Napoleon Bonaparte, conqueror of nearly all the known world in his day, met his match during a bleak Russian winter. However, he was also once assaulted by a vast horde of rabbits. Yes, bunnies.
In July of 1807, after signing the Treaties of Tilsit, he was invited by Marshall Louis-Alexandre Berthier to a hunt. Wanting to please the Emperor of the World, Berthier had ordered thousands of rabbits which were going to be used for the hunt. They were in pens when Napoleon and his compatriots were in arms, ready to pursue the forest creatures.
However, upon releasing the bunnies from all edges of an open field, they swarmed Napoleon. Thousands, most accounts say as many as 3,000, rabbits seemed to rise up in protest of their plight. Napoleon and his men, not knowing what to do, began to panic and started to beat the bunnies with riding crops, sticks and their guns. Napoleon even shot at some of them.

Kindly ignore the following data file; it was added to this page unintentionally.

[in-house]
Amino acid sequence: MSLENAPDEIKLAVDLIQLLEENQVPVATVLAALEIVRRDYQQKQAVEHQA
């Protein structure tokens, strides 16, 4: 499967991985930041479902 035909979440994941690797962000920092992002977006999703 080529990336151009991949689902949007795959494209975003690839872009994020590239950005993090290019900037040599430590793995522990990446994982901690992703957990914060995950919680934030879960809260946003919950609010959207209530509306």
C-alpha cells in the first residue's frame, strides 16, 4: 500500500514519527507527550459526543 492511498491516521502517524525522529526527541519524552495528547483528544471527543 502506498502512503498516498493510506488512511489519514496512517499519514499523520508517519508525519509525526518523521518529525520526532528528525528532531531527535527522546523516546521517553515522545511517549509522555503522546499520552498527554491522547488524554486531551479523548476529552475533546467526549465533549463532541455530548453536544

According to one historian:
With a finer understanding of Napoleonic strategy than most of his generals, the rabbit horde divided into two wings and poured around the flanks of the party and headed for the imperial coach.David Chandler
The desperate animals began clawing up Napoleon’s pants and onto his jacket. Some of them even jumped into the carriage he was standing next to and the only way to get rid of them was to order his men to jump in the carriage and drive away. Napoleon was throwing the rabbits out of the carriage windows as they drove away, according to legend.
The reality is that Berthier had ordered rabbits for a hunt but was given domesticated rabbits by a breeder. The rabbits, seeing only an open field with humans in it, swarmed them in hopes of being fed.